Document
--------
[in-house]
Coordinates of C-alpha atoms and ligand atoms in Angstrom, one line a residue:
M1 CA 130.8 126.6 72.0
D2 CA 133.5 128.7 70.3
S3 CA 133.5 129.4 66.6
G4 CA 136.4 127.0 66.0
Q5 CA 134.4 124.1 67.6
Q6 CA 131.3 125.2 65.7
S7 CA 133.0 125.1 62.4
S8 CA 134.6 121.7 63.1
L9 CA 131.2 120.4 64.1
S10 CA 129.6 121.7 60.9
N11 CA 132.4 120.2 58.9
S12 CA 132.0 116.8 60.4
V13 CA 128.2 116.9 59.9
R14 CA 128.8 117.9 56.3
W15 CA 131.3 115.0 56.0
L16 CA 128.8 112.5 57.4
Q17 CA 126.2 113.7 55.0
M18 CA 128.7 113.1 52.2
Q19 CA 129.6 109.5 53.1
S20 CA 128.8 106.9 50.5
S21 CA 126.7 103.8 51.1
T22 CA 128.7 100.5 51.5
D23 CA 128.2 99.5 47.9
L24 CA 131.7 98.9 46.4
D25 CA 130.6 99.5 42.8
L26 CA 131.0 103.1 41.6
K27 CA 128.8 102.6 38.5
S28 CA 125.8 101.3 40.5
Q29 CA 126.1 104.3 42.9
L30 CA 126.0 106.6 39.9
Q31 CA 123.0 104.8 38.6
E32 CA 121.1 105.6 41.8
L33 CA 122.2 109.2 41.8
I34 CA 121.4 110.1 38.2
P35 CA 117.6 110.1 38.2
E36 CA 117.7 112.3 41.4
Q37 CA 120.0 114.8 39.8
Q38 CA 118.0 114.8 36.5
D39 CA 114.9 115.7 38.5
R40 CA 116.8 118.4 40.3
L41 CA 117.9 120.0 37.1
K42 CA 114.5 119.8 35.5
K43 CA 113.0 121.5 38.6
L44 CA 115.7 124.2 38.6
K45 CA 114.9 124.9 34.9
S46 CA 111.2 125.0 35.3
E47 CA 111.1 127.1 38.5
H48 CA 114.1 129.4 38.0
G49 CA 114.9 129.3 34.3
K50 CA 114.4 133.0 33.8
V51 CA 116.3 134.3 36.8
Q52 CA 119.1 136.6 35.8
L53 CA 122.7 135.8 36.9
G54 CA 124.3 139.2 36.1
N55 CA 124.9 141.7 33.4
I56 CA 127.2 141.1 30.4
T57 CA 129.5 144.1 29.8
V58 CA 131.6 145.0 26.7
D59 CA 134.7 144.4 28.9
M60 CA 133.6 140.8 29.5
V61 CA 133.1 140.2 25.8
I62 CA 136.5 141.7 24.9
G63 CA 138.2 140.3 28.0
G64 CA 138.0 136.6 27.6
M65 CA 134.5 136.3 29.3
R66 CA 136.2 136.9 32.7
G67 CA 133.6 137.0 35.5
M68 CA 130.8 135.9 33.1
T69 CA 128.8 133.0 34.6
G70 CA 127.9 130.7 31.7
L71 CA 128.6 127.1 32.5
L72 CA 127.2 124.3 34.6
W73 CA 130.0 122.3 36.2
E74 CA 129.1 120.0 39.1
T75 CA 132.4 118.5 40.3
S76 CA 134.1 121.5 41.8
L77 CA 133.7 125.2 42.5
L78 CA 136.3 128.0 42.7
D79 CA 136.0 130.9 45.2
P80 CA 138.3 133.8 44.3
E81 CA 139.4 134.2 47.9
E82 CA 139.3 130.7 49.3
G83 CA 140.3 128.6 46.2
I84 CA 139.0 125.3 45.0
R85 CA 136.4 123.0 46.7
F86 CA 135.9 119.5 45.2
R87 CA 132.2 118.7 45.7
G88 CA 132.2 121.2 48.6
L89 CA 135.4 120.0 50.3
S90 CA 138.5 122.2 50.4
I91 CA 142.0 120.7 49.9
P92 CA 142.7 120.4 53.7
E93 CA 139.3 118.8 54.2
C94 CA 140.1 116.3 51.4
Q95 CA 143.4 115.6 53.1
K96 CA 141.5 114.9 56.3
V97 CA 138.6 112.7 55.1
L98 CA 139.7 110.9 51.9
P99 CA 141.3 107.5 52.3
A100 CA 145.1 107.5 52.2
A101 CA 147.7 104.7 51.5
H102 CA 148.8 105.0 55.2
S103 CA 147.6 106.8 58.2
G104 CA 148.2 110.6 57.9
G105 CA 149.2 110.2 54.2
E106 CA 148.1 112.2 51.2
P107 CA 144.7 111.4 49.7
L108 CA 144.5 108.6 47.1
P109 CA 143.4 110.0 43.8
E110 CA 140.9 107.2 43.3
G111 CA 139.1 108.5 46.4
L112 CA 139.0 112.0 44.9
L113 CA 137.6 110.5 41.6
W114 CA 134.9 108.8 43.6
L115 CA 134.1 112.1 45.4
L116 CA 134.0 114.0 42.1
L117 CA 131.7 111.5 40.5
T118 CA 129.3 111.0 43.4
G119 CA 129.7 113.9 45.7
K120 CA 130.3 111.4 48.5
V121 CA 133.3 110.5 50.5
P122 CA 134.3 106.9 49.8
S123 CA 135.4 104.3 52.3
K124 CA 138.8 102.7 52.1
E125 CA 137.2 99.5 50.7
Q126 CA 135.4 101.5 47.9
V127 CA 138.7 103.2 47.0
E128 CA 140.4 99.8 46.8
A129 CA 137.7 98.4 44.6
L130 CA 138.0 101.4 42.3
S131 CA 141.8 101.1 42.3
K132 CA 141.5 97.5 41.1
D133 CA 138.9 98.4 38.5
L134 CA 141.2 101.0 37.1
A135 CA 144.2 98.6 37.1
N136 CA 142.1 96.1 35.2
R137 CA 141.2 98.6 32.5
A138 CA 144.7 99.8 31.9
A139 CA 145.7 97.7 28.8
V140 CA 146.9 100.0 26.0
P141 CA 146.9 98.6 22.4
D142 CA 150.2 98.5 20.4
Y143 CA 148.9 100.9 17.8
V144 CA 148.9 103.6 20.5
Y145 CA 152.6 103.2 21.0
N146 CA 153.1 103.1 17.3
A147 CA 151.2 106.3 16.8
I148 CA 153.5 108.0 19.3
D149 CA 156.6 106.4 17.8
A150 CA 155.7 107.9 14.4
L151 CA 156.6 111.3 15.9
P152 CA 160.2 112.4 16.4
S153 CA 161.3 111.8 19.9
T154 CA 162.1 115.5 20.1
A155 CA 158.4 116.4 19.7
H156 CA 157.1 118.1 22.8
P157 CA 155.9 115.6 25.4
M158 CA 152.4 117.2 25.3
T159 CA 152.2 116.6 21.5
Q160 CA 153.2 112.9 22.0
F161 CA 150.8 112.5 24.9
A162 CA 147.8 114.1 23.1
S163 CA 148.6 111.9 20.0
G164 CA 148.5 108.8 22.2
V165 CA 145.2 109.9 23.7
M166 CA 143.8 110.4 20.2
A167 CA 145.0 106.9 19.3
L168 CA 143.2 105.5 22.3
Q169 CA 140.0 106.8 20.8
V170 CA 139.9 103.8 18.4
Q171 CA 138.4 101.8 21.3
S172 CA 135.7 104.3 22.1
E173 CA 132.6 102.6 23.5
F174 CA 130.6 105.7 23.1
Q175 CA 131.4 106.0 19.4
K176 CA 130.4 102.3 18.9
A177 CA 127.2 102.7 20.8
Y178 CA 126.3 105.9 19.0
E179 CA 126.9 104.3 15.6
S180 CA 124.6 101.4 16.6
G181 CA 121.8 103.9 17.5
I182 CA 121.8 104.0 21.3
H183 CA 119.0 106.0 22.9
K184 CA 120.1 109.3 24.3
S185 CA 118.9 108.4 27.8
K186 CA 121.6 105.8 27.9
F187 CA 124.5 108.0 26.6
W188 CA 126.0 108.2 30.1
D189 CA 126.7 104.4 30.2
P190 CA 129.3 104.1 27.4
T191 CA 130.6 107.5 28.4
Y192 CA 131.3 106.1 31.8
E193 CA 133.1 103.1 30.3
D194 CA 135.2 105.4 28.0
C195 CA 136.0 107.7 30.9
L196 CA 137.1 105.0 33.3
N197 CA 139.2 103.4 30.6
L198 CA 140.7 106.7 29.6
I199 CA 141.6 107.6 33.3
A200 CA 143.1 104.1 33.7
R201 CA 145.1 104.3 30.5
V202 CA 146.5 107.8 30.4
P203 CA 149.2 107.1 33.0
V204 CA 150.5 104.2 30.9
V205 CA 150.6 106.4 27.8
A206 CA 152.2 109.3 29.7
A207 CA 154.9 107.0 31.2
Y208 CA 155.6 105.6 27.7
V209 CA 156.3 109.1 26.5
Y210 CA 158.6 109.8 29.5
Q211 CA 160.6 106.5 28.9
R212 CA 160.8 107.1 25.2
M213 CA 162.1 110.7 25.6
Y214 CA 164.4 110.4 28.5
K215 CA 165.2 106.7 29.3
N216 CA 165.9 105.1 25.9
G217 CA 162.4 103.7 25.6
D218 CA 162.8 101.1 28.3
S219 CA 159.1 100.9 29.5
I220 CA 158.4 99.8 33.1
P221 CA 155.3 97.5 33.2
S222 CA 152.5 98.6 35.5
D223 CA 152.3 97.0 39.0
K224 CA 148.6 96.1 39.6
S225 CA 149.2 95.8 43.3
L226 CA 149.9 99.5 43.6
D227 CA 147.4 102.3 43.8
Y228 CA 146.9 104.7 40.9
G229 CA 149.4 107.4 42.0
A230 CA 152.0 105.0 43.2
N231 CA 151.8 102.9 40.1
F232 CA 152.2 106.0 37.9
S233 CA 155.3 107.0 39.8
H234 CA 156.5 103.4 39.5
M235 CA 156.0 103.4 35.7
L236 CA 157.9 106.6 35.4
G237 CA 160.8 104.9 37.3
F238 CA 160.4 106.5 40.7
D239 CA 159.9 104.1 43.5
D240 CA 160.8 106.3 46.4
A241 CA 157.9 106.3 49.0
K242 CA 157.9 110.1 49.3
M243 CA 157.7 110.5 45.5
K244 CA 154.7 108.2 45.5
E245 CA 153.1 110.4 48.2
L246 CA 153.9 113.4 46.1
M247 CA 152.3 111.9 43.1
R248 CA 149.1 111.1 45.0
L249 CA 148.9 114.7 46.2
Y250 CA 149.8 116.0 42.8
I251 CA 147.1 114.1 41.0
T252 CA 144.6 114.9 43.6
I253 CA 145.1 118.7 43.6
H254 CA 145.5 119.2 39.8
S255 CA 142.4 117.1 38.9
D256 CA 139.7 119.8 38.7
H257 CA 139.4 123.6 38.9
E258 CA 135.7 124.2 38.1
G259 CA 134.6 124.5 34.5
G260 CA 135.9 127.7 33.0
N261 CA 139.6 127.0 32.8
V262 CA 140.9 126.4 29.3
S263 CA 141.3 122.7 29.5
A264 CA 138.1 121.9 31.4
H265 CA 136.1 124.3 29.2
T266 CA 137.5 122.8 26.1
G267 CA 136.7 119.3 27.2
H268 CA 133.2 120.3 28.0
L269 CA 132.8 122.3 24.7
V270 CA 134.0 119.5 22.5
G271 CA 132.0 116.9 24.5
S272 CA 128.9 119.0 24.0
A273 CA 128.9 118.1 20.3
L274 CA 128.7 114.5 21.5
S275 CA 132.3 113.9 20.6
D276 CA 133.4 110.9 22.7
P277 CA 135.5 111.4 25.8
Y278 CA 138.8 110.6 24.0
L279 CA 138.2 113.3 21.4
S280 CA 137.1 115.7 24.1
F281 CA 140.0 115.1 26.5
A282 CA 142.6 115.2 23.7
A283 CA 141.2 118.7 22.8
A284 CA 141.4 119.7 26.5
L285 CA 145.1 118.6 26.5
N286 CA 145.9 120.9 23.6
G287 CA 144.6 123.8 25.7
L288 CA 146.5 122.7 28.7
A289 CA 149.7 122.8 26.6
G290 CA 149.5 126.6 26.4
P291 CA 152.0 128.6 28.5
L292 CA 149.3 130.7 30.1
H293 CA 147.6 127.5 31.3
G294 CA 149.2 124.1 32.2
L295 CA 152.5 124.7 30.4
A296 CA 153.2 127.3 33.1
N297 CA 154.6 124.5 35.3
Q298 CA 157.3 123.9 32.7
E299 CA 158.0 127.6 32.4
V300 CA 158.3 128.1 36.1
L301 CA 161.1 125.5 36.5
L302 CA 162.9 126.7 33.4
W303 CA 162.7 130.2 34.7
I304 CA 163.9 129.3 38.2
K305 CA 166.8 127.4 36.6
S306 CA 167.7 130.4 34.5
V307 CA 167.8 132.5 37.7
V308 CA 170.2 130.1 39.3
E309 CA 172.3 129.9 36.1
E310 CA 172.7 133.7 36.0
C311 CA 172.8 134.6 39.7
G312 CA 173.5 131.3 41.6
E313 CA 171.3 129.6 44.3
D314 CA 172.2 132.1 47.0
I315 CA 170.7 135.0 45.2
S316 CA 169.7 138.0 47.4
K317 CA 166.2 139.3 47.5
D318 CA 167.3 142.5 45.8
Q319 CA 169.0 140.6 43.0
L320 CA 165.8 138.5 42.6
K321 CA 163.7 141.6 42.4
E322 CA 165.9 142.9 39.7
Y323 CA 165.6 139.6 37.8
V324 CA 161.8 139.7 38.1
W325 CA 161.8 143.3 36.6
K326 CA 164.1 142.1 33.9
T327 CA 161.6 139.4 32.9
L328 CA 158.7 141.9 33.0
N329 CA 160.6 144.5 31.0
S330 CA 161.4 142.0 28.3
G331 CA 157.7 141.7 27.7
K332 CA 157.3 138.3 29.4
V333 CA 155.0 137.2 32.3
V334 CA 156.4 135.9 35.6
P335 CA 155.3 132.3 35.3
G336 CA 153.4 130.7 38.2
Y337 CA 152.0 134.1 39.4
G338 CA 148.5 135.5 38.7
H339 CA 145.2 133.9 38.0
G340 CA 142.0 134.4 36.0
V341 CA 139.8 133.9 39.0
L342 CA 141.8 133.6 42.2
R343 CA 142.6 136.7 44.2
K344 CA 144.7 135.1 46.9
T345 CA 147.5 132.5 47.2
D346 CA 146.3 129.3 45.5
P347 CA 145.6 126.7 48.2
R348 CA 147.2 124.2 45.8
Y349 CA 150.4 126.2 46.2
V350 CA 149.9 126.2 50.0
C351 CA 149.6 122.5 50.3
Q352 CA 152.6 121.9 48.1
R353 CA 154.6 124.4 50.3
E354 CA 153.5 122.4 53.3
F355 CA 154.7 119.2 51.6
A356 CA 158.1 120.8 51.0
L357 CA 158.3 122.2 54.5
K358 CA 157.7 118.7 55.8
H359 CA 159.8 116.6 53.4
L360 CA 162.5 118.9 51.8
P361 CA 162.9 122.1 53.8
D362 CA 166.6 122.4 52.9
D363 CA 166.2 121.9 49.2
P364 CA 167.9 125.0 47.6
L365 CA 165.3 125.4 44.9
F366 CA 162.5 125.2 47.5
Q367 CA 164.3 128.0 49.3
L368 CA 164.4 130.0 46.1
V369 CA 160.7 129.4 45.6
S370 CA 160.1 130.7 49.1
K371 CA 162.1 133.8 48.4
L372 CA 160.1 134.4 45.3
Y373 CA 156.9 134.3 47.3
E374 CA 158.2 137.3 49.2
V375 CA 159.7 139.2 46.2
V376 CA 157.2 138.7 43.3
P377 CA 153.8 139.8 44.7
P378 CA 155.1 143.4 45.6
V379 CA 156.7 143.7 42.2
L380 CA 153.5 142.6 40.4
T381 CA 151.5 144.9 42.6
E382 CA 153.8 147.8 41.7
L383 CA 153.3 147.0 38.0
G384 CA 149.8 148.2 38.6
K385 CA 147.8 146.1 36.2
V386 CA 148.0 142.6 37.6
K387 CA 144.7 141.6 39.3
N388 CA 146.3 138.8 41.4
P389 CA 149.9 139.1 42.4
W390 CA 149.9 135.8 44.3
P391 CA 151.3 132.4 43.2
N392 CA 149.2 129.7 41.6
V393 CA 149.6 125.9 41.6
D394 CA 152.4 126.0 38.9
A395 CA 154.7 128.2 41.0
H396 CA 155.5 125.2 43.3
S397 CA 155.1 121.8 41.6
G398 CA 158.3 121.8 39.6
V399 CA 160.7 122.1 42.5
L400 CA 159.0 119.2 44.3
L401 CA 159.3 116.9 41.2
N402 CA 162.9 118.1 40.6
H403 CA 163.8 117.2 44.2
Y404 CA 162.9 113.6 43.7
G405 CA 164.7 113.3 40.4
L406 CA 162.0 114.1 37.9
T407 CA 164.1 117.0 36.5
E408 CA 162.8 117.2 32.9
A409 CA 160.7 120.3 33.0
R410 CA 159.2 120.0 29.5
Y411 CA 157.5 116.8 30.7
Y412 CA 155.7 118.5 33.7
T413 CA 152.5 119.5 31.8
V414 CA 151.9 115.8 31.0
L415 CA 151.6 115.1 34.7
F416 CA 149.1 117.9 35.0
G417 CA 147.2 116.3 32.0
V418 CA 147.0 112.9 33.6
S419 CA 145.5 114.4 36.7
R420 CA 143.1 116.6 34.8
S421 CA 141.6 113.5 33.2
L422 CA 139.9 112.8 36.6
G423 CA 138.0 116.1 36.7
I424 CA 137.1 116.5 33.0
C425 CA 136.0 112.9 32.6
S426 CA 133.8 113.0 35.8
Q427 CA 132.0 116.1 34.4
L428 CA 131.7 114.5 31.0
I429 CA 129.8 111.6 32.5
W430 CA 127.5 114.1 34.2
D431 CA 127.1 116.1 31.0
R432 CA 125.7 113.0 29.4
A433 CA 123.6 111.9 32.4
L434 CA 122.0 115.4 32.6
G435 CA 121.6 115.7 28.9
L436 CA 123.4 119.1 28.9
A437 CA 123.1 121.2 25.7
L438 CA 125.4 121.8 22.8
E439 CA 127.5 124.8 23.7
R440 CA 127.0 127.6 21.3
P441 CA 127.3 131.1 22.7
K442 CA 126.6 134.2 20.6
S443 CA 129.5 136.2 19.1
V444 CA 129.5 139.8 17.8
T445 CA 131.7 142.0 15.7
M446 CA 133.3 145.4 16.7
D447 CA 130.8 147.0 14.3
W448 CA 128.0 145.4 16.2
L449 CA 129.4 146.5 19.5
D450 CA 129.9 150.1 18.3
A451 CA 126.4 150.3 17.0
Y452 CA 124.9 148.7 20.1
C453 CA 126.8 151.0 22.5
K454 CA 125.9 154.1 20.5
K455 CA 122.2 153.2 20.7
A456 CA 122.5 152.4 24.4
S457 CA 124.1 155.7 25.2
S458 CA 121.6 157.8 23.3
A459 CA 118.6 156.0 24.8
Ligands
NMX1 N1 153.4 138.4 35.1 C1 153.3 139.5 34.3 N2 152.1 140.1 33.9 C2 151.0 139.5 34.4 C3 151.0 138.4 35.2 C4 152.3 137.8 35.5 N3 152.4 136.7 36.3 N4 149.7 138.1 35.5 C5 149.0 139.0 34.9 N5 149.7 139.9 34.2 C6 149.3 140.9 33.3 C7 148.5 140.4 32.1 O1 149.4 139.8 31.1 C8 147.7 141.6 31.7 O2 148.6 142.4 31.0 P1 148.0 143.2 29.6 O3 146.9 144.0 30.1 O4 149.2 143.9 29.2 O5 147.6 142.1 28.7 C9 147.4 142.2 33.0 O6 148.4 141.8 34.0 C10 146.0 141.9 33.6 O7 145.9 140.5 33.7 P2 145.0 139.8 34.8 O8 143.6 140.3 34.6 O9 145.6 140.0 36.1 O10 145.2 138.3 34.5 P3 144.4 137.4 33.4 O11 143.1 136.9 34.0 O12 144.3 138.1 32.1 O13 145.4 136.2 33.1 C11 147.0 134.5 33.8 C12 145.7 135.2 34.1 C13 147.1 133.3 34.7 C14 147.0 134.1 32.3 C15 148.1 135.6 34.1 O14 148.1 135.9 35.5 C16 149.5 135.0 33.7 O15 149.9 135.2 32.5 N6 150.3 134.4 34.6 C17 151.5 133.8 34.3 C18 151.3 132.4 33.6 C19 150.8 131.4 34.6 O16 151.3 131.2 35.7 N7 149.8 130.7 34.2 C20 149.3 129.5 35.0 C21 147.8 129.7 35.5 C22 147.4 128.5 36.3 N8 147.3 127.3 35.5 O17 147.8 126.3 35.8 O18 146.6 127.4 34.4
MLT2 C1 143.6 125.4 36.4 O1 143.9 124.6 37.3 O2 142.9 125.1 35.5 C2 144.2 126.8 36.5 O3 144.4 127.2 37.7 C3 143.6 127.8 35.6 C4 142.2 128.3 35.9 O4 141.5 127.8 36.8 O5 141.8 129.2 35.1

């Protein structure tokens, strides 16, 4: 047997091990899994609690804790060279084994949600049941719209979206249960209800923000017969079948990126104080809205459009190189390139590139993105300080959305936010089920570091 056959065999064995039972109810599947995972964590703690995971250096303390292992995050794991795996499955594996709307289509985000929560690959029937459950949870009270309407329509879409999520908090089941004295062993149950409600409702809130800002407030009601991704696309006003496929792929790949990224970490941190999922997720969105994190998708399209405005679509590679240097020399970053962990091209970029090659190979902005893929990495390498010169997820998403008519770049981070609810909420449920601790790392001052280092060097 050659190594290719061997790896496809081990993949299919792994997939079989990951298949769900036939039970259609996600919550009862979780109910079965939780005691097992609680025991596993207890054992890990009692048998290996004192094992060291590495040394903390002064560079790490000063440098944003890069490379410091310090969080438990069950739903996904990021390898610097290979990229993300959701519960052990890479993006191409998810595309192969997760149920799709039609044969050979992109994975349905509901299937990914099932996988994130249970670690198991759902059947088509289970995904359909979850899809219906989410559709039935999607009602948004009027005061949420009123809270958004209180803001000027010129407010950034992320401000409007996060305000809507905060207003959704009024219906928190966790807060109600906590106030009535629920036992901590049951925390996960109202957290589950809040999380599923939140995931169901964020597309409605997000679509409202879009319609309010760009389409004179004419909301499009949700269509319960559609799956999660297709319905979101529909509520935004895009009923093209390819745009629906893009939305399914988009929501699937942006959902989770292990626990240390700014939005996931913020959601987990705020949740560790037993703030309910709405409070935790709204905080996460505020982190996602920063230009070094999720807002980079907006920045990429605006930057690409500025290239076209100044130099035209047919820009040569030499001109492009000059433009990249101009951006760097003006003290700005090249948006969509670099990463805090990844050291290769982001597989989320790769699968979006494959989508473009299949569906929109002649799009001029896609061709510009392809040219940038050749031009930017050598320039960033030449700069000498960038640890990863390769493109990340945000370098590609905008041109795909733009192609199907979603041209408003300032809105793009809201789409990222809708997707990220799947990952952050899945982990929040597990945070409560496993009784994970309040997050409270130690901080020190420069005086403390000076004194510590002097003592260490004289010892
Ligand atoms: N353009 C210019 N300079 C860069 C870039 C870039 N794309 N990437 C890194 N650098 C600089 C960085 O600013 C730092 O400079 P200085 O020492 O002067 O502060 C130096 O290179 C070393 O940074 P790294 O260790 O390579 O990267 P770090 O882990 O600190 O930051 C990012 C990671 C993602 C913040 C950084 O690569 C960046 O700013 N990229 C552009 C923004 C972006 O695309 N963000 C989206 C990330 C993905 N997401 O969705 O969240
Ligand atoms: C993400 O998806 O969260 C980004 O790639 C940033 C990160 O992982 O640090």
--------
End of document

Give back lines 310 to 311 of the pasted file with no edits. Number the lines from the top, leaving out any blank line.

V308 CA 170.2 130.1 39.3
E309 CA 172.3 129.9 36.1